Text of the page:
Die abstrakte Grafik zum ADABOX-Tool MASIM für Marktsimulationen zeigt ein dreidimensionales Puzzleteil mit einem dynamischen Pfeil.




MASIM is our tool for conducting simulations based on conjoint data. Alongside all common choice algorithms it also includes a comprehensive range of additional functions, for example for product optimization and the adjustment of models.


  • Data can be accepted from all forms of conjoint studies
  • Simulation of any desired scenarios based on the defined products and prices (incl. product variations)
  • Calculation of shares, sales volumes, turnover, profits and cost
  • Integrated adjustment of data and models for distortion free adaptation to real market situations
  • Fast optimization of individual products or product portfolios even with billions of combination possibilities
  • Automatic optimization by shares, sales volumes, turnover, profits and cost
  • User oriented handling despite complex options


The data from conjoint studies offers the possibility to define market scenarios and simulate the resulting effects.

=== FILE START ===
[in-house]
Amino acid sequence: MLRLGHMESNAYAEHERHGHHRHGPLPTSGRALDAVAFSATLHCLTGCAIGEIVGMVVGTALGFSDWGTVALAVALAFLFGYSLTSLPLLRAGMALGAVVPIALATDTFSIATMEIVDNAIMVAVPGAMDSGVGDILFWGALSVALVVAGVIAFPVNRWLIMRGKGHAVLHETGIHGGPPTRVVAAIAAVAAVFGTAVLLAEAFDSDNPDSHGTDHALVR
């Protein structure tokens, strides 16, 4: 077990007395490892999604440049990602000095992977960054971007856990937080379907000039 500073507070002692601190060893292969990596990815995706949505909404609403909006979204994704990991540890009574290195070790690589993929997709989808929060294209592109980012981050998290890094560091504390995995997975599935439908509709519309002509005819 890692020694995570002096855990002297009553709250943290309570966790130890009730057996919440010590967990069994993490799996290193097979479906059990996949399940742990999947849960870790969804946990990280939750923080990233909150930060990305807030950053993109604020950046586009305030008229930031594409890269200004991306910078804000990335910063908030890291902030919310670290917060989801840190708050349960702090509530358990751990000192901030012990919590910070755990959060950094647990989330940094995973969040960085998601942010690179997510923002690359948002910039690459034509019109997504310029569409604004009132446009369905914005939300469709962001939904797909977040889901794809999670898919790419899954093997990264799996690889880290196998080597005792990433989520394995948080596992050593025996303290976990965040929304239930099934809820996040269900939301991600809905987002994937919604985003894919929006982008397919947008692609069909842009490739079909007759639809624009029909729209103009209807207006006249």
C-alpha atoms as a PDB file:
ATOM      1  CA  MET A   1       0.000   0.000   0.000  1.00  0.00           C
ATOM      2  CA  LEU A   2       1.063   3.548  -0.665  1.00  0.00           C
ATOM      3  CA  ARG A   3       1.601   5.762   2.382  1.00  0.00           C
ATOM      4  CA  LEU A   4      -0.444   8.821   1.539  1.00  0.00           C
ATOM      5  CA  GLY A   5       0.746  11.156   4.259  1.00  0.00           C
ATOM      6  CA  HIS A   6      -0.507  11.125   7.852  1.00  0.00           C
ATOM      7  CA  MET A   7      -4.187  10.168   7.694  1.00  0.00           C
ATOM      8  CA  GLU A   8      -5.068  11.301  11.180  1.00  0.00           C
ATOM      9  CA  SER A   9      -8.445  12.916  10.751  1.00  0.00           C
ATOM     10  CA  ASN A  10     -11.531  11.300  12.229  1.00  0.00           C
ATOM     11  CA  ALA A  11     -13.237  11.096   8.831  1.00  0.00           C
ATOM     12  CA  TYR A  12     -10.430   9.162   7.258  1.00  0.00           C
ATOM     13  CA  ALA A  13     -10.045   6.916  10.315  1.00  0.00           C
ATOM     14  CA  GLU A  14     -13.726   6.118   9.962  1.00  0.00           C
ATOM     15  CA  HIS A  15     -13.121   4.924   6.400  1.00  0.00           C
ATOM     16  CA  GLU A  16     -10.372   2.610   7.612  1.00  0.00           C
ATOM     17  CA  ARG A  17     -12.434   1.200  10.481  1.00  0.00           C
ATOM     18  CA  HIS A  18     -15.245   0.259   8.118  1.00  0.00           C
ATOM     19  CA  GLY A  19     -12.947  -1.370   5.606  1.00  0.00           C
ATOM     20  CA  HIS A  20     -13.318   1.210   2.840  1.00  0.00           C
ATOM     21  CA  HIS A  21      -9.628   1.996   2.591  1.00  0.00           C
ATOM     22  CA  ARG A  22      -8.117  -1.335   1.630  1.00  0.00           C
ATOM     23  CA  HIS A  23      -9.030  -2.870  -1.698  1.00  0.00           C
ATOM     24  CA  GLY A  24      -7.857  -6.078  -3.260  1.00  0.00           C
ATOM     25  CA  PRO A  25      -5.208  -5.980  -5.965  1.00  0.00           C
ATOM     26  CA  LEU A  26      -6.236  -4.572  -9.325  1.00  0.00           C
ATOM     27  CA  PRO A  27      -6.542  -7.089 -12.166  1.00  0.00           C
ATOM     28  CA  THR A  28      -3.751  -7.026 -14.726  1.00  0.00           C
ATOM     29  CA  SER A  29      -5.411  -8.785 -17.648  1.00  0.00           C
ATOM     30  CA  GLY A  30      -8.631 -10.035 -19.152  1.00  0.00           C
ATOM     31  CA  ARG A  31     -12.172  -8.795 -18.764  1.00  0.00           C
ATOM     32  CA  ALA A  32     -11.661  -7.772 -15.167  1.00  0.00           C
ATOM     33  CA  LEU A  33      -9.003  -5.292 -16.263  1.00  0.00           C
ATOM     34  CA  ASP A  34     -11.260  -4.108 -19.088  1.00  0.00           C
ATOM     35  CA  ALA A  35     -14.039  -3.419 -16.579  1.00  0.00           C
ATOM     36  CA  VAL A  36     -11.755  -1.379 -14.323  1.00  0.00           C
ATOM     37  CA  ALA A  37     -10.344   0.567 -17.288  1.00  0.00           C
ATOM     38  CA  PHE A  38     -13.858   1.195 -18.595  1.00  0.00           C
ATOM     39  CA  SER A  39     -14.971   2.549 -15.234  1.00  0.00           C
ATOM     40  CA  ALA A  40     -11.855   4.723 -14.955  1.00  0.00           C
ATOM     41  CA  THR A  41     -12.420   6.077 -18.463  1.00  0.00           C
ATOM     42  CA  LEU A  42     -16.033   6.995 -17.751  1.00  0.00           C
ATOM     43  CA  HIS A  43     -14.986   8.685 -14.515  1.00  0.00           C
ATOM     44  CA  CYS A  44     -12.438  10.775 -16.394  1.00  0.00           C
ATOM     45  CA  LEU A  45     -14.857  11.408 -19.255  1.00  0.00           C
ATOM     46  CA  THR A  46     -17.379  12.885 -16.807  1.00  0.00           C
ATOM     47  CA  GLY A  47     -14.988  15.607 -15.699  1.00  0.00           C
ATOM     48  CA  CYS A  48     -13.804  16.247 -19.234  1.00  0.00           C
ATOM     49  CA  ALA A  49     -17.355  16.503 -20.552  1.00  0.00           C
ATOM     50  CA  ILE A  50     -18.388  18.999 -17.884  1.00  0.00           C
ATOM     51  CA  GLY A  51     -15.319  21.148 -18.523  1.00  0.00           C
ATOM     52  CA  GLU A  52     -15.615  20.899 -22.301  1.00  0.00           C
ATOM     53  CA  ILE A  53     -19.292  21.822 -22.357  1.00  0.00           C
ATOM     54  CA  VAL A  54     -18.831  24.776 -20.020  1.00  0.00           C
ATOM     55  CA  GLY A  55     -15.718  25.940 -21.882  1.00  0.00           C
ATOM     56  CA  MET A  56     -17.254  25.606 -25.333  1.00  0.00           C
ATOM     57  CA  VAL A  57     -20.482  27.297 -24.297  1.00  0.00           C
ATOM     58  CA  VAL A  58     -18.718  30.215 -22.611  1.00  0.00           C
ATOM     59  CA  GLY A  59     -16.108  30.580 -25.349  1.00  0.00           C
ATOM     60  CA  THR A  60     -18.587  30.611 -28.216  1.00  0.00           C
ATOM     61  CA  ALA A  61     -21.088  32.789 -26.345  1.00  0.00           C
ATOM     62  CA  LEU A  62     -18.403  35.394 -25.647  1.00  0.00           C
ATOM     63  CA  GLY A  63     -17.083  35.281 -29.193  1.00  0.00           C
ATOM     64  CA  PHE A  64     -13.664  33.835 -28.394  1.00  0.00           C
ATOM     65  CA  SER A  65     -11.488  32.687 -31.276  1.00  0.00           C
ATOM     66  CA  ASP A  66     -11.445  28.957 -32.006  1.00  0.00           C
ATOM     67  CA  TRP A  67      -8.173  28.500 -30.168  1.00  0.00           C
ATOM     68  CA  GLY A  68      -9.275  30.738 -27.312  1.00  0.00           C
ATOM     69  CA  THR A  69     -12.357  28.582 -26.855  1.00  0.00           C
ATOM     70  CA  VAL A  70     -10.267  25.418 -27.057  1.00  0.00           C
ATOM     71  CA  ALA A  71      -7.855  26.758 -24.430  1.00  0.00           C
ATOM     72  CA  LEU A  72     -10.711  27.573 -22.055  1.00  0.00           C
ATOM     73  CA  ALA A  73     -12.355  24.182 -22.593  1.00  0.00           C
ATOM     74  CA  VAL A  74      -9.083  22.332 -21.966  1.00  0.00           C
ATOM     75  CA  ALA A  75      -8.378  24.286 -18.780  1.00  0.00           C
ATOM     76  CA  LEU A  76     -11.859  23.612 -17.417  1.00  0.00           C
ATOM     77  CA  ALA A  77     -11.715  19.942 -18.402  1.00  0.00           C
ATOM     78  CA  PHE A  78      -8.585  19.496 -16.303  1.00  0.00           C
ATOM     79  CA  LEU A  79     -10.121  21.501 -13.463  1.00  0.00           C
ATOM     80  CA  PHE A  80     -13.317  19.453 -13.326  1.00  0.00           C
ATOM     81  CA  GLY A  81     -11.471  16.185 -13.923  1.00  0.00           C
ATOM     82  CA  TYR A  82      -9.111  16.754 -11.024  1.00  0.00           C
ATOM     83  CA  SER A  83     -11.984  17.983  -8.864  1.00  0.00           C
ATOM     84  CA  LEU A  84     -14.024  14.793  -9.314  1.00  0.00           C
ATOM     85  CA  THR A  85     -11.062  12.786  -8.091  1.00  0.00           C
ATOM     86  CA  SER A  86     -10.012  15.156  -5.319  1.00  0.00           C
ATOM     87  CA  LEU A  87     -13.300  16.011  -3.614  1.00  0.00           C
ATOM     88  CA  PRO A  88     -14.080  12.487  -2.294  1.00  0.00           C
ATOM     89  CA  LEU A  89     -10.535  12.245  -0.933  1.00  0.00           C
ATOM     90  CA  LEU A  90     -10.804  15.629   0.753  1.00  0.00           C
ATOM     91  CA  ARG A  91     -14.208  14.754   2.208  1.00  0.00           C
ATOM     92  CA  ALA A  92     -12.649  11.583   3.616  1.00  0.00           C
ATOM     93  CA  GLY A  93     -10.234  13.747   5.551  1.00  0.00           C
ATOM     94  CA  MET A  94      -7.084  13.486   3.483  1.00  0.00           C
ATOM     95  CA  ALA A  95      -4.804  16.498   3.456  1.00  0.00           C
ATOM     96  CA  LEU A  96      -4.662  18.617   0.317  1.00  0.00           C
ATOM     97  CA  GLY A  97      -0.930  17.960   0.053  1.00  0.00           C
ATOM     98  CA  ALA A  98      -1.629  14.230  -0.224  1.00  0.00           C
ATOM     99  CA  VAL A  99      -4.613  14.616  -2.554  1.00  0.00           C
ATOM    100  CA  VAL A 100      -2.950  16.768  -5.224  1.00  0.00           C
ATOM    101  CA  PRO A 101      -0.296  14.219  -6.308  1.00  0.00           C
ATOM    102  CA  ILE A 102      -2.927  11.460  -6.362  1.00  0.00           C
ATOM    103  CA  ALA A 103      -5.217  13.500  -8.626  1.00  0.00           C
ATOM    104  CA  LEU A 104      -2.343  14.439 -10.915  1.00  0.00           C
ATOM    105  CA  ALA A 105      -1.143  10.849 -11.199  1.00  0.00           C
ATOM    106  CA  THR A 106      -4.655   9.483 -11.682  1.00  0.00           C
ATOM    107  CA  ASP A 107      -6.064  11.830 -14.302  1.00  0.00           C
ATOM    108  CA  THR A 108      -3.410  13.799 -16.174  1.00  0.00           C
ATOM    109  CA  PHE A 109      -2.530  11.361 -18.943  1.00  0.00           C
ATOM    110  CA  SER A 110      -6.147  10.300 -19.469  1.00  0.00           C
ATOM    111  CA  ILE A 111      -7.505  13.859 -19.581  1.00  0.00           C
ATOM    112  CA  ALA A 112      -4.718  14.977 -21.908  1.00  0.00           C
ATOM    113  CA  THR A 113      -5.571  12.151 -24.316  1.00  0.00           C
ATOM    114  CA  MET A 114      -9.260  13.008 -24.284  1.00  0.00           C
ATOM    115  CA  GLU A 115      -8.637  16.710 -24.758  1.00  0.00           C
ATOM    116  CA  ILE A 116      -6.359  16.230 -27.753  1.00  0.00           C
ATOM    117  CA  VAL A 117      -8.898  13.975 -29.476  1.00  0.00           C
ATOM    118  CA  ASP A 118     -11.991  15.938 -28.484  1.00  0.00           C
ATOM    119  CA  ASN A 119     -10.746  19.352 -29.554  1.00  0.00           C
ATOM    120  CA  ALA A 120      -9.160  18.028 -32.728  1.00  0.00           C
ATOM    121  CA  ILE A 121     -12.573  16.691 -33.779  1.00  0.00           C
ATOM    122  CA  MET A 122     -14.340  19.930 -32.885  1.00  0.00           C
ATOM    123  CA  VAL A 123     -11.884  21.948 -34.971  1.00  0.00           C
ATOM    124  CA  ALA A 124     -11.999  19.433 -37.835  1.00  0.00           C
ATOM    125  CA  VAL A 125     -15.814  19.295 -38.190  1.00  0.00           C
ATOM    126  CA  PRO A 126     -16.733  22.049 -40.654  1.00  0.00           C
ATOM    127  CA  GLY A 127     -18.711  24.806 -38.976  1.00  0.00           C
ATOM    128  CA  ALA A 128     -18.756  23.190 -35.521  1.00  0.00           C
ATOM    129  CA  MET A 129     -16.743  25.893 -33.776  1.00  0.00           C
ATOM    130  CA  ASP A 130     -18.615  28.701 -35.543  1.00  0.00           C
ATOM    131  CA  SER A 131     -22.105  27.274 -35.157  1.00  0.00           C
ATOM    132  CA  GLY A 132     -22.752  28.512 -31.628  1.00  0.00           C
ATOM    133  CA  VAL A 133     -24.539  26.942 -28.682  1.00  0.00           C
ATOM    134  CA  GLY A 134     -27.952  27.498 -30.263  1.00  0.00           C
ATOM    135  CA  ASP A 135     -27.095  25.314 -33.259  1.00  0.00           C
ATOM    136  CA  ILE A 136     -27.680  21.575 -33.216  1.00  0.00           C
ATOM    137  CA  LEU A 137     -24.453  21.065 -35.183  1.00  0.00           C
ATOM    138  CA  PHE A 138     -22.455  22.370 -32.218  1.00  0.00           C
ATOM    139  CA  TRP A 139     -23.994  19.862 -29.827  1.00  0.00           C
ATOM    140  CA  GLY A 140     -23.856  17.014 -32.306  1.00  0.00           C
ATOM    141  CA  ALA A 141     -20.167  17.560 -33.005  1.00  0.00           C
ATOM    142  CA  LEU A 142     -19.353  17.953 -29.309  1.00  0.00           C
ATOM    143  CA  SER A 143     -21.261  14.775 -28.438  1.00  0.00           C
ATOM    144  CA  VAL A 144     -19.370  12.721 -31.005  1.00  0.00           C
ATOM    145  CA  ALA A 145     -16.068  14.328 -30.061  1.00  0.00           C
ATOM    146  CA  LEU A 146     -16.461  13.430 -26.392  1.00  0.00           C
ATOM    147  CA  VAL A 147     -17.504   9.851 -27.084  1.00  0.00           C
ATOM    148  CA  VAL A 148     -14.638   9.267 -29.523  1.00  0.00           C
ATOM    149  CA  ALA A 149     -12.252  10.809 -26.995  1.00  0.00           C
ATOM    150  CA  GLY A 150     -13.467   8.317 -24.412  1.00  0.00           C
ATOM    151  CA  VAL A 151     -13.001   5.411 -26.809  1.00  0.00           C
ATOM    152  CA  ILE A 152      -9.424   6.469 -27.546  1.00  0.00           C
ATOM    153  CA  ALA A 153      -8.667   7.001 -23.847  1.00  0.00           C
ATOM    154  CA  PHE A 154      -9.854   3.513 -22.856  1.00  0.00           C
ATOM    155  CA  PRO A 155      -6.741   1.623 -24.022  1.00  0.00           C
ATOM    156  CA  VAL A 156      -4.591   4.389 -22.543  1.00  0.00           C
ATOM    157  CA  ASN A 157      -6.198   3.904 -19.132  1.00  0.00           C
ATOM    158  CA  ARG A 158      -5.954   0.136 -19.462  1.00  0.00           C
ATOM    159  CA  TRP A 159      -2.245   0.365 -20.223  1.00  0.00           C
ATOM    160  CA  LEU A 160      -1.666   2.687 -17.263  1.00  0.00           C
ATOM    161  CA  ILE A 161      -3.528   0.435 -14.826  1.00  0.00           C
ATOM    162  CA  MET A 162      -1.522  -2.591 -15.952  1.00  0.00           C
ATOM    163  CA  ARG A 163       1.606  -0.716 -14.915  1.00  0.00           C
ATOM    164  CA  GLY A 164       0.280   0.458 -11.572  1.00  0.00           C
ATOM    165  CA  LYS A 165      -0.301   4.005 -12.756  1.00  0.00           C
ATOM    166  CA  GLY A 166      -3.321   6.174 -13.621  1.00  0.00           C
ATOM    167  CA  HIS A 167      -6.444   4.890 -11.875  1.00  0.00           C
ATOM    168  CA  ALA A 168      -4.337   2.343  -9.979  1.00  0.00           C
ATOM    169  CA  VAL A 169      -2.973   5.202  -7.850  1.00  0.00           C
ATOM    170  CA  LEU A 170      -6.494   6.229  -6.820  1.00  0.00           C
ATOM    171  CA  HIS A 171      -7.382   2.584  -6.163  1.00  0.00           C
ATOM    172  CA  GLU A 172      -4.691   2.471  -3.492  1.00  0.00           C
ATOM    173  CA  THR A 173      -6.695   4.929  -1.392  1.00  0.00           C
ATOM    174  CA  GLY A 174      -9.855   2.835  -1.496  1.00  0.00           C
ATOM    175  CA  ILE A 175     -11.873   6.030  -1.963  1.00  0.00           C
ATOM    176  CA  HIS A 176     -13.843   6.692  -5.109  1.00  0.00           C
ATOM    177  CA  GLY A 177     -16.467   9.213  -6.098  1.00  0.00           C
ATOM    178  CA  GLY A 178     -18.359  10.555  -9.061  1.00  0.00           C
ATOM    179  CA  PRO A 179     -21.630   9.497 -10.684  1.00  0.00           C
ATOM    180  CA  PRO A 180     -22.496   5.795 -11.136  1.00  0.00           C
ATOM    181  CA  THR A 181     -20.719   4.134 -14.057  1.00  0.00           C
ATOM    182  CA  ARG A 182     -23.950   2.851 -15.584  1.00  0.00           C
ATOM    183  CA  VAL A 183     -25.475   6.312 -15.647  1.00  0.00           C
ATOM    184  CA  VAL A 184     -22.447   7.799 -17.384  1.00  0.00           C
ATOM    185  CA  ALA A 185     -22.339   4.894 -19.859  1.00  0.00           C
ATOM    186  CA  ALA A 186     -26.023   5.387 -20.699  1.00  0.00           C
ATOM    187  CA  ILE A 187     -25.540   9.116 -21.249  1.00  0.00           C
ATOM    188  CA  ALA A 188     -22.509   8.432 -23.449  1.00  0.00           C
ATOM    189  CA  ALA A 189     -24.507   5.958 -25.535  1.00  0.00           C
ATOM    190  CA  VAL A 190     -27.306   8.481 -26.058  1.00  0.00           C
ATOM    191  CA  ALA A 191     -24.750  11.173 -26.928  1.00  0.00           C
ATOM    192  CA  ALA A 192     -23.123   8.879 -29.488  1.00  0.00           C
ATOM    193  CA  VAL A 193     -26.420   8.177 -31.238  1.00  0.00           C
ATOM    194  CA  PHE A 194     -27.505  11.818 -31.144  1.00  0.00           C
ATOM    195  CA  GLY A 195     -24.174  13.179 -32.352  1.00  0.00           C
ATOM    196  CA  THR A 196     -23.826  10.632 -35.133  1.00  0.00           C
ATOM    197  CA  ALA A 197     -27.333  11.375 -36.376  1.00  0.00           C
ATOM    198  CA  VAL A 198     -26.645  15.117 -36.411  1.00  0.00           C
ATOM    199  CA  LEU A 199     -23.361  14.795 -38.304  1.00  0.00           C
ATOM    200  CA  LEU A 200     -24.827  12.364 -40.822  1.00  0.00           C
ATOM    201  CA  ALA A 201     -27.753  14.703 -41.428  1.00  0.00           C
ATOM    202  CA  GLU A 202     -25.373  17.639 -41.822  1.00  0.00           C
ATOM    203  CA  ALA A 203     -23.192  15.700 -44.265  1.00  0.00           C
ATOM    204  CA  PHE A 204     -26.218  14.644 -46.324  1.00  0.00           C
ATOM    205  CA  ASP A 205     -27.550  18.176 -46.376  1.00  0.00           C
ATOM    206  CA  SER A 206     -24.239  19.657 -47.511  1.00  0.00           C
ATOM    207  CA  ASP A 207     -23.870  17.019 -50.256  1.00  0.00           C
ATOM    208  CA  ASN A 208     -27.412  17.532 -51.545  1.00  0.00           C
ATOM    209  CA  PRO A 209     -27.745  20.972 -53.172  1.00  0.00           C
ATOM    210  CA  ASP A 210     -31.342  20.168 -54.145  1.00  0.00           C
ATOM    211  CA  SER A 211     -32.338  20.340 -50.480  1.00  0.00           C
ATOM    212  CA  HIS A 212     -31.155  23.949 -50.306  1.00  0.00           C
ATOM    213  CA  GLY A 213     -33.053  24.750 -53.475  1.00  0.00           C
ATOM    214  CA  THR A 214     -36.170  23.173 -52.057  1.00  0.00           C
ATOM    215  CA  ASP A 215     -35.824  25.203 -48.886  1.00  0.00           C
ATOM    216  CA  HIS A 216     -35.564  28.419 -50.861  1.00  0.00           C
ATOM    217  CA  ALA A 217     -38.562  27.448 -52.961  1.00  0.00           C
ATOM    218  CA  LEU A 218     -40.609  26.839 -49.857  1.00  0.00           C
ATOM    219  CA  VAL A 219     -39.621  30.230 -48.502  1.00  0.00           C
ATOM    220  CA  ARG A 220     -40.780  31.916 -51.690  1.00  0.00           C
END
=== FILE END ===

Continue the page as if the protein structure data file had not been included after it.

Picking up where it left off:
Conjoint analyses in general deliver individualized data on utility structures for each individual respondent. Thus they provide the basis for detailed calculations of purchasing behavior among the target group.

In contrast to the statistical tabulation and presentation of the average preference structures of the total sample or subsamples, in market simulations the data is applied dynamically. In the framework of the defined model, attributes, levels and products can be combined in any way in order to create new scenarios.

Thus, from a starting point that it is made as realistic as possible, the effects of variations in prices and attributes as well the impact of new product introductions on market shares, volumes, sales and profits can be tested.